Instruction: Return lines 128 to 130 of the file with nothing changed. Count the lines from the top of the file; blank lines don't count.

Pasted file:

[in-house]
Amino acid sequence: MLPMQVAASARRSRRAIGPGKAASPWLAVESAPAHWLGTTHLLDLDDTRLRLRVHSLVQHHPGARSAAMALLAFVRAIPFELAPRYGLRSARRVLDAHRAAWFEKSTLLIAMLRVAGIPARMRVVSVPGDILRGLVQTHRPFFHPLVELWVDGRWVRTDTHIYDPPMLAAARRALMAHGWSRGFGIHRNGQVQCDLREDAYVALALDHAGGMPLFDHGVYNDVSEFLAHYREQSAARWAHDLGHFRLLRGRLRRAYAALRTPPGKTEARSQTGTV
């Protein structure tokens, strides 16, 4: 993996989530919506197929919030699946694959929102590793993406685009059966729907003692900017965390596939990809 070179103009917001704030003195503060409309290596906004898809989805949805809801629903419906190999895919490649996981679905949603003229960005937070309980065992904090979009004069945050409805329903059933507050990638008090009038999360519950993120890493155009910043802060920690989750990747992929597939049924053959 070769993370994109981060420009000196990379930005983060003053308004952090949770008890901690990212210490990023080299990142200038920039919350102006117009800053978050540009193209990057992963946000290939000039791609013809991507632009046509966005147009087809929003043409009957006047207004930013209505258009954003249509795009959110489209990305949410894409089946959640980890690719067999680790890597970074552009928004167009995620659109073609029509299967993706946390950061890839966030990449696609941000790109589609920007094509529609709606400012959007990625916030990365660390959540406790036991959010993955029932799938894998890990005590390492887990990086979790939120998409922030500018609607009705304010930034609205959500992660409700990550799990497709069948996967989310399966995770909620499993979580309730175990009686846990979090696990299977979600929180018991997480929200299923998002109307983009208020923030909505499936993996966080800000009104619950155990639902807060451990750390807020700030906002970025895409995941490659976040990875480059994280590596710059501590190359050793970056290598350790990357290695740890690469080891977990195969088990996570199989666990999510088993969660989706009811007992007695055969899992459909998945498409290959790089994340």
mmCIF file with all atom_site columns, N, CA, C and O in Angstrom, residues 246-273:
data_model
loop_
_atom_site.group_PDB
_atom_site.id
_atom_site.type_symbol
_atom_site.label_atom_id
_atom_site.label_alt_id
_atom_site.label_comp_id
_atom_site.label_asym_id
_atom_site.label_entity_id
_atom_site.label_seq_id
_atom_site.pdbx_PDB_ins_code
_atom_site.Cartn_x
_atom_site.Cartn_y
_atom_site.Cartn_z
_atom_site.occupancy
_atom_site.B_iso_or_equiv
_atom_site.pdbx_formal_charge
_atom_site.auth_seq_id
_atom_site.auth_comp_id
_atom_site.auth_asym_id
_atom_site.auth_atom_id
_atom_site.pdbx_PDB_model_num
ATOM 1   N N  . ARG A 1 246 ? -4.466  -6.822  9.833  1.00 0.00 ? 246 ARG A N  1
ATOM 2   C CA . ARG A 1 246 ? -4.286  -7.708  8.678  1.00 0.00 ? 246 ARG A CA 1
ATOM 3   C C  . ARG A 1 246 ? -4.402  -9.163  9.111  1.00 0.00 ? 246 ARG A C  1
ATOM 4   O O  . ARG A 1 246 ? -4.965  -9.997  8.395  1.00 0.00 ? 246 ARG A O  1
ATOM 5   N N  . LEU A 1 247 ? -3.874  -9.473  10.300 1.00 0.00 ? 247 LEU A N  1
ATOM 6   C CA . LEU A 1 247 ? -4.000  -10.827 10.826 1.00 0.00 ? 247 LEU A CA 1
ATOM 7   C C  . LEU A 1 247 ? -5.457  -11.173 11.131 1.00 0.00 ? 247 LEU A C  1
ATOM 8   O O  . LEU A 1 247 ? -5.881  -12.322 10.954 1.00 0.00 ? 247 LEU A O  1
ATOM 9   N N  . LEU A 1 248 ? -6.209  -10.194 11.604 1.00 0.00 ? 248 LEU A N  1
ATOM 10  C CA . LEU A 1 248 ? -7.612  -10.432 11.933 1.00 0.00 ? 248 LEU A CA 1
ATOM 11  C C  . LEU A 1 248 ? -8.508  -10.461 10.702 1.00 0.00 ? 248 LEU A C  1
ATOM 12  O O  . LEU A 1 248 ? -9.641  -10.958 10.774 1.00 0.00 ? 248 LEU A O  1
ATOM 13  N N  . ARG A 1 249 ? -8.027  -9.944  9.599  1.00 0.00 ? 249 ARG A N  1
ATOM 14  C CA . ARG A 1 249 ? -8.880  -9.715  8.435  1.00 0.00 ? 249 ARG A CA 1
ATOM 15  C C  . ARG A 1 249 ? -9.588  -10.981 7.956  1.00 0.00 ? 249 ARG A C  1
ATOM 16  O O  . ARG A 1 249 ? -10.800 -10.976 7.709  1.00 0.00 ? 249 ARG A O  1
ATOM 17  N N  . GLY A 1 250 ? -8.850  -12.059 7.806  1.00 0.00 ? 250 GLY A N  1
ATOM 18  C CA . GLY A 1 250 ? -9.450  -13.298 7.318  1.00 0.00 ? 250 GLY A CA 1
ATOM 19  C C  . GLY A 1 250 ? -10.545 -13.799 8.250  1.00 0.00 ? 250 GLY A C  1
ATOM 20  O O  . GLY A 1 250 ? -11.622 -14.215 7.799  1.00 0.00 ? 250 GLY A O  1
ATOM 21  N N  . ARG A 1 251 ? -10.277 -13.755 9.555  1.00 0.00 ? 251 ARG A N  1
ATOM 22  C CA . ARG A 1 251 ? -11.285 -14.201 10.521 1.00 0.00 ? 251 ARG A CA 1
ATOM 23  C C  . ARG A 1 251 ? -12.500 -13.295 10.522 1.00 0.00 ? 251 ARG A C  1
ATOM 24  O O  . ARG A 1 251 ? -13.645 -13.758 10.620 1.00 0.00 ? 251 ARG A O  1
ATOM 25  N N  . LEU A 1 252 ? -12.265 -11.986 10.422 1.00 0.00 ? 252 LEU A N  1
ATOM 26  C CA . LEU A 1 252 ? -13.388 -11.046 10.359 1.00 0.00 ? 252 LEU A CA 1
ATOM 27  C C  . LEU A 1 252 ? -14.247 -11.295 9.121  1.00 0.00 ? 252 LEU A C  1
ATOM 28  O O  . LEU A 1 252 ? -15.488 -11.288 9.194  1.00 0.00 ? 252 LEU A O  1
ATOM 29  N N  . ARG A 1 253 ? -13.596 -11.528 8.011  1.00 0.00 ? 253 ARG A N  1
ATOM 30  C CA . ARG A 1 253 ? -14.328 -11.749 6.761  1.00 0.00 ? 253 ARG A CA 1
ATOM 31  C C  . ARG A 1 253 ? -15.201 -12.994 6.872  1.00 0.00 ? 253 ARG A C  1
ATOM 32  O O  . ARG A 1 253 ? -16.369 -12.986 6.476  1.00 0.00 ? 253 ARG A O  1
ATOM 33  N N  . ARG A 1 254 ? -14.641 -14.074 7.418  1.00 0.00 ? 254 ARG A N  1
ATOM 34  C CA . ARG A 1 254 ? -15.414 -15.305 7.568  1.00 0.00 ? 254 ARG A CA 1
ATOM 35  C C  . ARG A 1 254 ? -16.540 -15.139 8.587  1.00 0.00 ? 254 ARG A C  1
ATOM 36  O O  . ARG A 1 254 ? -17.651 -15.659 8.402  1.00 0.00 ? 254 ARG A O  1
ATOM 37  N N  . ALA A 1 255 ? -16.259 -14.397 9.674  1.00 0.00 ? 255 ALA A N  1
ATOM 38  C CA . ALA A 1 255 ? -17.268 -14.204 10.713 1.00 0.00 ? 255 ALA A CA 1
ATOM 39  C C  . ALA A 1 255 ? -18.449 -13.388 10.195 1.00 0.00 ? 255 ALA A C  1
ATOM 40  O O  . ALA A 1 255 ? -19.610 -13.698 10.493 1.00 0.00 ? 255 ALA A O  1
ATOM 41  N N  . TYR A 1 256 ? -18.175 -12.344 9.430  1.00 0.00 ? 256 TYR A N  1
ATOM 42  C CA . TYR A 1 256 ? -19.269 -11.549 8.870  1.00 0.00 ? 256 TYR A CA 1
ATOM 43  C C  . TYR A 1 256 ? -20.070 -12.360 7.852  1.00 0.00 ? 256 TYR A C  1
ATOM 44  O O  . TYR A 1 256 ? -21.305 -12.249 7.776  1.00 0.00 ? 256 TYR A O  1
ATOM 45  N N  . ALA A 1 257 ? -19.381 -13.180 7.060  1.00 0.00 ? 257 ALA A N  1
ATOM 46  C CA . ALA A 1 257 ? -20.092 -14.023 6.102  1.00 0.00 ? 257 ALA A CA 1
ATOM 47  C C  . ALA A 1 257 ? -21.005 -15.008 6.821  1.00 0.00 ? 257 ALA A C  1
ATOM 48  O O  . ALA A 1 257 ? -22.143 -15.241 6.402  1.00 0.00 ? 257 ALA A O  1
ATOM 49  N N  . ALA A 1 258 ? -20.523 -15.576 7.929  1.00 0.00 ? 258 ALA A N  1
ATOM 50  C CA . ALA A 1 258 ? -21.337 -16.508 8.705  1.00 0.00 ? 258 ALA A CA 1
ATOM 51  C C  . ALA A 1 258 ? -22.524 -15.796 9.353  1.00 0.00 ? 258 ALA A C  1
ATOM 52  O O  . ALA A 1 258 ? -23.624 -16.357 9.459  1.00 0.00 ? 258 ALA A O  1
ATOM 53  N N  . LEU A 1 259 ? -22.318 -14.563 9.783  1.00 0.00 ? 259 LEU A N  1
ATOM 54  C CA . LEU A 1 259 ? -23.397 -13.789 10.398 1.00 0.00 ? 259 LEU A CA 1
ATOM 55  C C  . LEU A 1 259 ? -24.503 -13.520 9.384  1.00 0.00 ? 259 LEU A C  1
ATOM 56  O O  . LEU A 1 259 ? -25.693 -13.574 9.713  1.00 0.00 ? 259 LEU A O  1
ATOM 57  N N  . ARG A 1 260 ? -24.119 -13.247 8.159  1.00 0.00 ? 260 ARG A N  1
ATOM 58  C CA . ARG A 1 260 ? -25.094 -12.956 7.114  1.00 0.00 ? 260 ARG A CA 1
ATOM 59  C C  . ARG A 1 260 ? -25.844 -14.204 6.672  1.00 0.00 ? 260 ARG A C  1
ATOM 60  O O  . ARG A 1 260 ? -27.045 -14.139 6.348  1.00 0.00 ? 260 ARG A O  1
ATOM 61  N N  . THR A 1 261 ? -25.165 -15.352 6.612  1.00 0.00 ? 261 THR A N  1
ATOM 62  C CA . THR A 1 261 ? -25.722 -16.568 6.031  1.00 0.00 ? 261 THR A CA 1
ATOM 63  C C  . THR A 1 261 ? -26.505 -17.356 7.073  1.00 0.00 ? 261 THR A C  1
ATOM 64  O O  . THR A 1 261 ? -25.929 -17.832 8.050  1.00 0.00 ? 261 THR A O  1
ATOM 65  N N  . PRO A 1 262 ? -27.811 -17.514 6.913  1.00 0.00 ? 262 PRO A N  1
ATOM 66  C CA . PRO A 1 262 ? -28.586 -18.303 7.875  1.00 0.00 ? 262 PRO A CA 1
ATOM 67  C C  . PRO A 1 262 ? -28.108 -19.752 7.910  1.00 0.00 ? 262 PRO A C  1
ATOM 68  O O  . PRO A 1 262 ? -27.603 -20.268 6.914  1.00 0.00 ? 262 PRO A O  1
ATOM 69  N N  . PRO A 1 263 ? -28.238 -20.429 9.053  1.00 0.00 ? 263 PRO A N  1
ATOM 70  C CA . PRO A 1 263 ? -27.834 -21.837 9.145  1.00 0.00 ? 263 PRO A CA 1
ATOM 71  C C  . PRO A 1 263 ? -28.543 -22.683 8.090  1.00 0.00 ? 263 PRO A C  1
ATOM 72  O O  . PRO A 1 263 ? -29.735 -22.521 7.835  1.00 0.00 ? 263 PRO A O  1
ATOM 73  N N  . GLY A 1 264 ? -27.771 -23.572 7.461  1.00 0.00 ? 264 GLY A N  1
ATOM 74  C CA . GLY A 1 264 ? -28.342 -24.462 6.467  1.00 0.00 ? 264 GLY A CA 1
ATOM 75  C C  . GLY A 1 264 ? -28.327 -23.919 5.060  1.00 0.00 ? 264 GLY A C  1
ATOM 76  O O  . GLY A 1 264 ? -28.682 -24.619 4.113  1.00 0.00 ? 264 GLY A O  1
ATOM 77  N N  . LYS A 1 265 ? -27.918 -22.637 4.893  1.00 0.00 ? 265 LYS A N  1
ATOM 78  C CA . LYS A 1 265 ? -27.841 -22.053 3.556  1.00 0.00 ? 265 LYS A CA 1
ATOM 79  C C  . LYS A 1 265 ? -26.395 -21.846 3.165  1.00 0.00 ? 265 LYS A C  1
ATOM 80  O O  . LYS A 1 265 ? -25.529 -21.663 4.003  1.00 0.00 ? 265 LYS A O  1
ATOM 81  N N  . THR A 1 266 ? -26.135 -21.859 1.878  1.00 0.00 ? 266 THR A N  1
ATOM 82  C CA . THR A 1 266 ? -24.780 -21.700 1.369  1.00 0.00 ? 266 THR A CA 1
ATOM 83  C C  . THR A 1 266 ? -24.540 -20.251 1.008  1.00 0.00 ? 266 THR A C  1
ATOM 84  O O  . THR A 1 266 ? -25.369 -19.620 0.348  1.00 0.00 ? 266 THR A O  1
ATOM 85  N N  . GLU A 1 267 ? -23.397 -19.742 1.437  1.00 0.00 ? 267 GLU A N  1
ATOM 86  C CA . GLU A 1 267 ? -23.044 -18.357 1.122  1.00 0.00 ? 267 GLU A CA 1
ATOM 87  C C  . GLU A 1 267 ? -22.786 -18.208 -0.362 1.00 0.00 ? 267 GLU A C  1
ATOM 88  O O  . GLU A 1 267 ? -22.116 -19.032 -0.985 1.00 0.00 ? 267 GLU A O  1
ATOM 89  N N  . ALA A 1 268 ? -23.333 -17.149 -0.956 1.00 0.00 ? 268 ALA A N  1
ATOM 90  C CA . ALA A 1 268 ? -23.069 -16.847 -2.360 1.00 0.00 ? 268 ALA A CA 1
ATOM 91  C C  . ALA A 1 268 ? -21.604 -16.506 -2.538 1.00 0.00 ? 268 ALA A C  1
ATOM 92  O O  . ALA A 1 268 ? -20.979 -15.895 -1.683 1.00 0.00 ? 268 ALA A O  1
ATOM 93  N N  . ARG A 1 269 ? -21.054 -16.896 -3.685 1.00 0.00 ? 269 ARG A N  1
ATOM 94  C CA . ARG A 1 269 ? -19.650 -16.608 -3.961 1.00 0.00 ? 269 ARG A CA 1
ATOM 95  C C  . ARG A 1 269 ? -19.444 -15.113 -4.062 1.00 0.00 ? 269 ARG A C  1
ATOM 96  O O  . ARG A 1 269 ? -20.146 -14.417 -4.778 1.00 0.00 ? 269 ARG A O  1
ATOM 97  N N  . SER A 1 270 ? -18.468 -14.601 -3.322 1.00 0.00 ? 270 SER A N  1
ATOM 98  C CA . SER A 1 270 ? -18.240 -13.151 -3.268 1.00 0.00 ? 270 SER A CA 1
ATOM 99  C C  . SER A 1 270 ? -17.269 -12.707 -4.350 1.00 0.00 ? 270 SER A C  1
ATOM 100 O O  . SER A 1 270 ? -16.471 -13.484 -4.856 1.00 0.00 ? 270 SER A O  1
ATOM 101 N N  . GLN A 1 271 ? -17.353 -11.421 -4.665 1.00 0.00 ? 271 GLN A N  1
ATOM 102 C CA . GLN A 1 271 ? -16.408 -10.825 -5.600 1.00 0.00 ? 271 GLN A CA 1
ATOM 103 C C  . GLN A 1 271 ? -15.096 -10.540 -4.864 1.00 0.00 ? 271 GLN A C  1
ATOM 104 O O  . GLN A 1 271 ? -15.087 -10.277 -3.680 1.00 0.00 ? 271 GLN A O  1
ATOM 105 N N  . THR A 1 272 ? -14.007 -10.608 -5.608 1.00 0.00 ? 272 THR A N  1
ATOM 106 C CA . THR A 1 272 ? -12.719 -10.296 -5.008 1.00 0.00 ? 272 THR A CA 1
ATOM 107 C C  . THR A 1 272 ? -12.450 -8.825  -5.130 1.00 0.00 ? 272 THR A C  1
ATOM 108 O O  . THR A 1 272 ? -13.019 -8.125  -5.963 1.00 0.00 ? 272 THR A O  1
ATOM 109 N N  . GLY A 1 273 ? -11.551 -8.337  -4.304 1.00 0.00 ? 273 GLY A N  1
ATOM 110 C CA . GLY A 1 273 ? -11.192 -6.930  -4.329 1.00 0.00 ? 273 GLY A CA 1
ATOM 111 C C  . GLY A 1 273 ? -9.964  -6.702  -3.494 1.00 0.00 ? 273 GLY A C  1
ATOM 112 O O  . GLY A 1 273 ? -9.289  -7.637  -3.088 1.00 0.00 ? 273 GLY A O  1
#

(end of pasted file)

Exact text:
ATOM 101 N N  . GLN A 1 271 ? -17.353 -11.421 -4.665 1.00 0.00 ? 271 GLN A N  1
ATOM 102 C CA . GLN A 1 271 ? -16.408 -10.825 -5.600 1.00 0.00 ? 271 GLN A CA 1
ATOM 103 C C  . GLN A 1 271 ? -15.096 -10.540 -4.864 1.00 0.00 ? 271 GLN A C  1